Cauz for Pawz leaving Thrift Shop Row, moving to First Avenue

The former Frenchmen shop on First Avenue (photo by Sabina Mollot)

The former Frenchmen shop on First Avenue (photo by Sabina Mollot)

By Sabina Mollot

Cauz for Pawz thrift shop, which was recently ousted from its space of four years on East 23rd Street in order to make room for a new urgent care center, is moving to the First Avenue storefront formerly occupied by The Frenchmen.

The former air conditioner and electronics shop’s founder, William Koniuk, died late last month. His son, Glenn, still runs the business out of his Williamsburg warehouse, and owns the First Avenue store’s building. It had remained empty for the past three years after his father’s retirement, and was recently renovated, though Glenn recently stressed he wanted to be picky about any future tenant. For one thing, he knew he didn’t want a food-oriented business.

The old Frenchmen space is at 333 First Avenue between 19th and 20th Streets, across from Stuyvesant Town, while the current Cauz for Pawz space, at 212 East 23rd Street between Second and Third Avenues, is going to have its last day of business on August 28. To avoid having to move everything to the new place, there’s now a sale of 25 percent off all pieces of artwork and 50 percent off everything else. A wedding/fundraiser for the store’s mascot pooch, Shorty, has been postponed from September 20 to October 18, Cathryn Duhigg, director of the nonprofit Cauz for Pawz, said.

Cathryn Duhigg, director of Cauz for Pawz at the store (Photo by Sabina Mollot)

Cathryn Duhigg, director of Cauz for Pawz at the store (Photo by Sabina Mollot)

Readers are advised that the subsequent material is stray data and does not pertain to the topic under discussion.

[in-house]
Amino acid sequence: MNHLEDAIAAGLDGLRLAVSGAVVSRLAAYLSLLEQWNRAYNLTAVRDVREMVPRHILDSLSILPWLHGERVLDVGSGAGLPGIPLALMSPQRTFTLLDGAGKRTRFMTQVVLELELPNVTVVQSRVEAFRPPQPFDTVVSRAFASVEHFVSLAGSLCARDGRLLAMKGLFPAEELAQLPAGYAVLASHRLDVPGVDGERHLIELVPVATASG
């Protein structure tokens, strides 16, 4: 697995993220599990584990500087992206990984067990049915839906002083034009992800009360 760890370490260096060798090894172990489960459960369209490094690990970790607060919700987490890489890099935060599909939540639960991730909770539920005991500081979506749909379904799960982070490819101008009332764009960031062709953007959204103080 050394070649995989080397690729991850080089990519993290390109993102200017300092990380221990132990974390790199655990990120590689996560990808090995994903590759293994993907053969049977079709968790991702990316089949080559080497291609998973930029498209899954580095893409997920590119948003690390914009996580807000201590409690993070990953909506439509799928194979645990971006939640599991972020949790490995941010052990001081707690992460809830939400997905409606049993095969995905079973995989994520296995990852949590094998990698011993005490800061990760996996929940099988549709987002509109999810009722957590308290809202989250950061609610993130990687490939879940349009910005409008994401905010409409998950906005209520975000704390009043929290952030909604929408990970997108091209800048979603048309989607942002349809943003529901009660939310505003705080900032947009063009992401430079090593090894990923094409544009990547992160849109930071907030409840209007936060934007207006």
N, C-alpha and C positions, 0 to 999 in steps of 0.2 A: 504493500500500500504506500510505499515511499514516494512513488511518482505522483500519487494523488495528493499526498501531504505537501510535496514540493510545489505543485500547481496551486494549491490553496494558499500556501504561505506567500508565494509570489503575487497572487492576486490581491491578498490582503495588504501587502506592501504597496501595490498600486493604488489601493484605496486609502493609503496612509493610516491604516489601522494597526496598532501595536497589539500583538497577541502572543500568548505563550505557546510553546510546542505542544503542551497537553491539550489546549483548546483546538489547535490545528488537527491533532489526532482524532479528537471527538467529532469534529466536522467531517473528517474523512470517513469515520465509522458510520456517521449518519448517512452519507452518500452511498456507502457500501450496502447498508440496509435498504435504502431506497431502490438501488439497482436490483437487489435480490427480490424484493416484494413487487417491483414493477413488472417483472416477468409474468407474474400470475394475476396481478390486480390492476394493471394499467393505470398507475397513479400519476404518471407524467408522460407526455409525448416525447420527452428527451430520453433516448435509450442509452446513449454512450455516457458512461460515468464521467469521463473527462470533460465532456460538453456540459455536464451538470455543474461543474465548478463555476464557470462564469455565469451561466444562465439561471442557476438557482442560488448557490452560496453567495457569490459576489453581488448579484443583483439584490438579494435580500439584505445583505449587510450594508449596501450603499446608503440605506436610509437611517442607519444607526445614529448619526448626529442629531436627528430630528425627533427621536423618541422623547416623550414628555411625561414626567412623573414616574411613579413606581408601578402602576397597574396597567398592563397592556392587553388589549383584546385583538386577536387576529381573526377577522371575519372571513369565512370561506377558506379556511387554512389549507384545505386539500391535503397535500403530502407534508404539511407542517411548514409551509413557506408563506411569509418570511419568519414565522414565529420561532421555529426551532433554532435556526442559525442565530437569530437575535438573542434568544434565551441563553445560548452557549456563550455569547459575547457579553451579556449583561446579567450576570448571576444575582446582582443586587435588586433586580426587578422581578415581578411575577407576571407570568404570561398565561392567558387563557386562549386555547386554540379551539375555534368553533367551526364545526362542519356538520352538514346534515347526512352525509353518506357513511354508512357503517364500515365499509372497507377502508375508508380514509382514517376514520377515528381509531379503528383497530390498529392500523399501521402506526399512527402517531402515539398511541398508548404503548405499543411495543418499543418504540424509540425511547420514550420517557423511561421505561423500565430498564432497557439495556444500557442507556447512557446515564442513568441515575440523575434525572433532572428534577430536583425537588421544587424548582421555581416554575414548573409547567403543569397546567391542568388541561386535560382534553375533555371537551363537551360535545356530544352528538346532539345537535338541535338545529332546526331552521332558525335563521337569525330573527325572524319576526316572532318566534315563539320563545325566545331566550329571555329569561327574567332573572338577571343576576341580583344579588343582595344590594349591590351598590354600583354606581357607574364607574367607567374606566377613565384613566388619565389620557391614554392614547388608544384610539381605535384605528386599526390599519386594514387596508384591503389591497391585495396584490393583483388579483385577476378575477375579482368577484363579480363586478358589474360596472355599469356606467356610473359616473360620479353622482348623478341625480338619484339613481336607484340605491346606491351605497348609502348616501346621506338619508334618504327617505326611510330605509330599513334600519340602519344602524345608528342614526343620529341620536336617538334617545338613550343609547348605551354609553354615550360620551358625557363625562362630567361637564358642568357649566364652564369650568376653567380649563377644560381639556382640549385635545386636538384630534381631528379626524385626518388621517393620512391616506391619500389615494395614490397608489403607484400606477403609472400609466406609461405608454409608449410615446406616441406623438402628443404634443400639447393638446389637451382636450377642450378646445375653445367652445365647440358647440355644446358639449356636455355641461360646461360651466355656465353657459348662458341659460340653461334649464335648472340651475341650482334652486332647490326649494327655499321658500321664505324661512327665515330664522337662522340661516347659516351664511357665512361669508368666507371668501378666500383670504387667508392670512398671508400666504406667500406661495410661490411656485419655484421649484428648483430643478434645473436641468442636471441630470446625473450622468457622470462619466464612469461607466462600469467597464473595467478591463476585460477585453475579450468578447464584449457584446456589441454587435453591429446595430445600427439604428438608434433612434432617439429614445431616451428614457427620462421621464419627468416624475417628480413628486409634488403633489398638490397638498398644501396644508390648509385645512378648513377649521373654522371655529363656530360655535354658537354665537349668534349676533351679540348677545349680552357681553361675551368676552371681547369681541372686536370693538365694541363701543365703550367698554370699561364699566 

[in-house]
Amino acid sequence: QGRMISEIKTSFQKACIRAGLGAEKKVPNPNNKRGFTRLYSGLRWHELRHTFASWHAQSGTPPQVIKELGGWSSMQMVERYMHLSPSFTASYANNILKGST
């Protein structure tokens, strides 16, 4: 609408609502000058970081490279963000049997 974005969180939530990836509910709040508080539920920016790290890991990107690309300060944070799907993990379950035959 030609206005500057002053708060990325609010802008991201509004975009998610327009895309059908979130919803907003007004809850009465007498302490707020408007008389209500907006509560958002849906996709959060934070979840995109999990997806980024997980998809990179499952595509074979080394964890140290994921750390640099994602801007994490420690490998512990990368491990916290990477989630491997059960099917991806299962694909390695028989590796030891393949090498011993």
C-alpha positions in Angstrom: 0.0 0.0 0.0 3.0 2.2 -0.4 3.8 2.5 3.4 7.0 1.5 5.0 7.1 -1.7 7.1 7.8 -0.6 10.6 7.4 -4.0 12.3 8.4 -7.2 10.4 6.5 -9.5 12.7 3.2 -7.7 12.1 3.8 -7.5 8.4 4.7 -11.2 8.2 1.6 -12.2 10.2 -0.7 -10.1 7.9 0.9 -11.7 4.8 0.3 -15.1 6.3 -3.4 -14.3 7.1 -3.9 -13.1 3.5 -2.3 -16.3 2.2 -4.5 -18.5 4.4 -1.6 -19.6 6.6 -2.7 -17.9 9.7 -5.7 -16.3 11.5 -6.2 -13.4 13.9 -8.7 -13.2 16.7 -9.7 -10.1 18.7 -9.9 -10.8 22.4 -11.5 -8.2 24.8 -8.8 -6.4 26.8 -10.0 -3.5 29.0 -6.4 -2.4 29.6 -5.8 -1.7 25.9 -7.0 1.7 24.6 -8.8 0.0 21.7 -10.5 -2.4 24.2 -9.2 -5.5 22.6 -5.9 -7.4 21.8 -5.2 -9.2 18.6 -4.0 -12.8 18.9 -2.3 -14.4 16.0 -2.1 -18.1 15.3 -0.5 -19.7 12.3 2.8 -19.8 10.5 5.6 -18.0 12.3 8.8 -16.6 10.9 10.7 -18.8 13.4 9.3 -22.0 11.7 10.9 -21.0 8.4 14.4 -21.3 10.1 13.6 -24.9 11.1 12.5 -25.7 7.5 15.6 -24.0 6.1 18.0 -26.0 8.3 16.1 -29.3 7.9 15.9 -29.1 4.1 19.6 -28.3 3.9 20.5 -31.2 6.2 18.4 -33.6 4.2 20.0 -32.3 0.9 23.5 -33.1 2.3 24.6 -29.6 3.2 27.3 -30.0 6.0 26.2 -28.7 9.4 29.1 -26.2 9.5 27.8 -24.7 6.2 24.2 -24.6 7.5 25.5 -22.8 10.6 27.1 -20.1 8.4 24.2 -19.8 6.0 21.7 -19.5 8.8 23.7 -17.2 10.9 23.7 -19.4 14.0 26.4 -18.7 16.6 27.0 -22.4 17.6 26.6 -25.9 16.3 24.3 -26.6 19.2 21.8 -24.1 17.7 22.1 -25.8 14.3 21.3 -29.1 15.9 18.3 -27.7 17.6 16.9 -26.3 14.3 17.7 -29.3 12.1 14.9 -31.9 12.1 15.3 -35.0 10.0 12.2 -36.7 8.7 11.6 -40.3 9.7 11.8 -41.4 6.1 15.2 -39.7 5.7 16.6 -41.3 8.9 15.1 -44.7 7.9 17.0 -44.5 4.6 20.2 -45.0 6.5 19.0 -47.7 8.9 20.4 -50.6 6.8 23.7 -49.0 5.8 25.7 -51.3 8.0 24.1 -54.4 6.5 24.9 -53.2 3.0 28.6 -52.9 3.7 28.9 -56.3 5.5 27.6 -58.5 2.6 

She admitted being nervous about transitioning to a much smaller space (one floor versus two) but said the business would adapt by focusing on what sells the most, which are bags, jewelry and clothing for men and women as opposed to houseware items.

“You have to move things much faster, your display changes quicker,” Duhigg said, “but I don’t think it’ll be a problem.”

She also called her future landlord “a nice guy ― I can’t believe how nice he is,” and said she suspected his father somehow helped the deal along from beyond. As of Monday, the lease hadn’t been signed, according to Glenn, but he said he wasn’t anticipating any problems.

“She’s moving in her stuff already,” he said of Duhigg.

“I think it’s a better place for us,” said Duhigg. “People in Stuy Town are so happy.”

Thrift Shop Row is thriving

Customers continue to rely on rock-bottom prices

A selection of women’s clothes at the Salvation Army, one of the shops along East 23rd Street’s Thrift Shop Row (Photo by Sabina Mollot)

A selection of women’s clothes at the Salvation Army, one of the shops along East 23rd Street’s Thrift Shop Row (Photos by Sabina Mollot)

By Sabina Mollot

To some they’re places to dig for hidden treasures at a cheap price, while to others, unable to turn elsewhere for the things they need, they’re a lifeline. They’re also the foot soldiers of the nonprofit world, positioned at street level for anyone to breeze on in, and, depending on their needs that day, contribute by leaving the unwanted contents of their closets behind, or by spending a few bucks.

Local bargain hunters are especially fortunate, considering that a two-block stretch on East 23rd Street, between Second Avenue and Lexington, is home to half a dozen thrift shops. They are Cauz for Pawz, Goodwill, Salvation Army, Vintage Thrift, Housing Works and City Opera. At the beginning of the recession, in 2008, these shops were busier than ever, at the time reporting to Town & Village that they were doing well in sales as many more people came to rely on their rock bottom prices. However, they noted that donations had fallen, with many of those same people opting to hold onto the things they had.

Recently, T&V caught up with representatives from a few of the stores that make up Thrift Shop Row to ask how things were going these days, and everyone we spoke with said their organizations were faring well, thanks to a continued reliance on their low priced goods, but also generous people donating.

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